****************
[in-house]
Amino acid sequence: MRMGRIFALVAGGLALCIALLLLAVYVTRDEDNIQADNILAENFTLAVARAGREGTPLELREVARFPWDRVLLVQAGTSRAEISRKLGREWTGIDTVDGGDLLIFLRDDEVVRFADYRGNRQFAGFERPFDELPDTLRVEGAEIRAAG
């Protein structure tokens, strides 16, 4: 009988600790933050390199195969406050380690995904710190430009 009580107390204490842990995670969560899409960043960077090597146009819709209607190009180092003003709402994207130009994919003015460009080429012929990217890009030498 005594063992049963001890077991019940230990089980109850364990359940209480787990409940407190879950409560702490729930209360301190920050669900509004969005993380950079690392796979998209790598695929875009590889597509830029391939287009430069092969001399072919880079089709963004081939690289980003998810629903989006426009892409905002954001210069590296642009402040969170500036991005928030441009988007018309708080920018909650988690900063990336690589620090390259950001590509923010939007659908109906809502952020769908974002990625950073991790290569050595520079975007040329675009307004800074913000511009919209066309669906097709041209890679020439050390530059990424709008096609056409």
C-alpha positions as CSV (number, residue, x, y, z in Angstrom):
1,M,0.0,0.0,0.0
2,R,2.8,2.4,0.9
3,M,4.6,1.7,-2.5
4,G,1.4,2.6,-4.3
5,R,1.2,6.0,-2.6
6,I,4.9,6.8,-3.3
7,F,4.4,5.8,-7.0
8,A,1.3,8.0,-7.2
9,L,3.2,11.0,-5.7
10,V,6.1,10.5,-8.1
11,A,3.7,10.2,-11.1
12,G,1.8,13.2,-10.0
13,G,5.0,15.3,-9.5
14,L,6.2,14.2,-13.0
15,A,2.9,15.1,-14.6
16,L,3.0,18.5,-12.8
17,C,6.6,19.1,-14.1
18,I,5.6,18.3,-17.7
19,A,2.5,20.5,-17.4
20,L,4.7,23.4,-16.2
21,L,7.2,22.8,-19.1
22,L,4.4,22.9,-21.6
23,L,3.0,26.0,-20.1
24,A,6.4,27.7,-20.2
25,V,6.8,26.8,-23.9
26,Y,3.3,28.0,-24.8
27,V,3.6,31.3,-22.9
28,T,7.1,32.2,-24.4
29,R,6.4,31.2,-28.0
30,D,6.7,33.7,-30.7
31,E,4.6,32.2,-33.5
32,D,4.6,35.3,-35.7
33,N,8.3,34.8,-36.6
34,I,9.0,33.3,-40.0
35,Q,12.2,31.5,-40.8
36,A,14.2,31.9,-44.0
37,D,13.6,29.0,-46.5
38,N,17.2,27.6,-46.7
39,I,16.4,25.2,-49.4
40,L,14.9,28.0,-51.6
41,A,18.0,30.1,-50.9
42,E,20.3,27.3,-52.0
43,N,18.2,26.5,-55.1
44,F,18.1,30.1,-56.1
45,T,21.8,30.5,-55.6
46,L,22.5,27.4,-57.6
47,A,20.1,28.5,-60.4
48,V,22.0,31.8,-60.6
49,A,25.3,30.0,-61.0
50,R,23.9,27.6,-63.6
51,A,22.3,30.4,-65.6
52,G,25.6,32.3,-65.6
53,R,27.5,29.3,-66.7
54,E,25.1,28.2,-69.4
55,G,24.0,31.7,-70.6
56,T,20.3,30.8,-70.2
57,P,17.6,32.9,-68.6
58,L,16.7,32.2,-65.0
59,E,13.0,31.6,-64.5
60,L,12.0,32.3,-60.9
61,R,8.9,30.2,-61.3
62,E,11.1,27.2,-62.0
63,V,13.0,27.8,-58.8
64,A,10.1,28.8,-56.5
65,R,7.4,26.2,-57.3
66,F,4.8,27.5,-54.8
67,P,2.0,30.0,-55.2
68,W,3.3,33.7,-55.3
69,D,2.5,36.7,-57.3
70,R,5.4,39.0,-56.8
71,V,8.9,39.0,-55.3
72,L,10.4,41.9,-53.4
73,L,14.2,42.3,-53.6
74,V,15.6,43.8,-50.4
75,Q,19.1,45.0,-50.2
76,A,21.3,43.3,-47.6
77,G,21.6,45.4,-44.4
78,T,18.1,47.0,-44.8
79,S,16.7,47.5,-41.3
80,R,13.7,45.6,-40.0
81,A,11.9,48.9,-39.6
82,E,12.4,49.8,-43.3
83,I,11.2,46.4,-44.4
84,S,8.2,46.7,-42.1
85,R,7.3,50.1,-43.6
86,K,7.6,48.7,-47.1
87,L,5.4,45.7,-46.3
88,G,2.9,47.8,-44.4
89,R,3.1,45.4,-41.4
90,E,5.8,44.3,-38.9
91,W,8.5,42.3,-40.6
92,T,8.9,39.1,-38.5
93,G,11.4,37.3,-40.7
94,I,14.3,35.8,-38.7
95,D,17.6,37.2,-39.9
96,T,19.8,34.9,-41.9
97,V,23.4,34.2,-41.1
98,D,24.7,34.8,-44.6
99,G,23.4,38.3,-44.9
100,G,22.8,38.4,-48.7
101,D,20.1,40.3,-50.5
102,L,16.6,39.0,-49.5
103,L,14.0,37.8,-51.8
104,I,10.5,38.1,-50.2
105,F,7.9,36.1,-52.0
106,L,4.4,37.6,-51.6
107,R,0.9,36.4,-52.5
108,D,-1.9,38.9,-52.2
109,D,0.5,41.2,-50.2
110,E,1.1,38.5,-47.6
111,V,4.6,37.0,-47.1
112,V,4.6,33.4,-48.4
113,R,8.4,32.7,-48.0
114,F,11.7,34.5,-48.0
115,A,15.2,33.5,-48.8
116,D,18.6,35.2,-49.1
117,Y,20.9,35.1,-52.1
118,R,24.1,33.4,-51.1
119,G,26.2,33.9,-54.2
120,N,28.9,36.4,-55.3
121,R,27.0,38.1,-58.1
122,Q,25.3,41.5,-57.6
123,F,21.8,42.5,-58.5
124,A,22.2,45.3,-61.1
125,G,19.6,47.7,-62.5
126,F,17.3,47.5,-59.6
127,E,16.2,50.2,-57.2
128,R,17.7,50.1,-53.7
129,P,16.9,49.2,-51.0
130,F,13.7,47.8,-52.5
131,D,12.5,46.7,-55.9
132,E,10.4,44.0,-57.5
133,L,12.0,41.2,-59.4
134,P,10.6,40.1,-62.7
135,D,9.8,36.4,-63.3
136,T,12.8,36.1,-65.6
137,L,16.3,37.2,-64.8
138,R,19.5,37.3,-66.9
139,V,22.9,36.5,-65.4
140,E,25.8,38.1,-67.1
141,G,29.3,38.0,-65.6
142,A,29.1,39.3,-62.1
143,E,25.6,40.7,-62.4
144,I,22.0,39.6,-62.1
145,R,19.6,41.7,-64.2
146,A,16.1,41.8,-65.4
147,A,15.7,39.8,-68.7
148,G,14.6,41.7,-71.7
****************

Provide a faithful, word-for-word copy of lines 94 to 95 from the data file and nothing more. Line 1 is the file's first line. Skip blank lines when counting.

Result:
90,E,5.8,44.3,-38.9
91,W,8.5,42.3,-40.6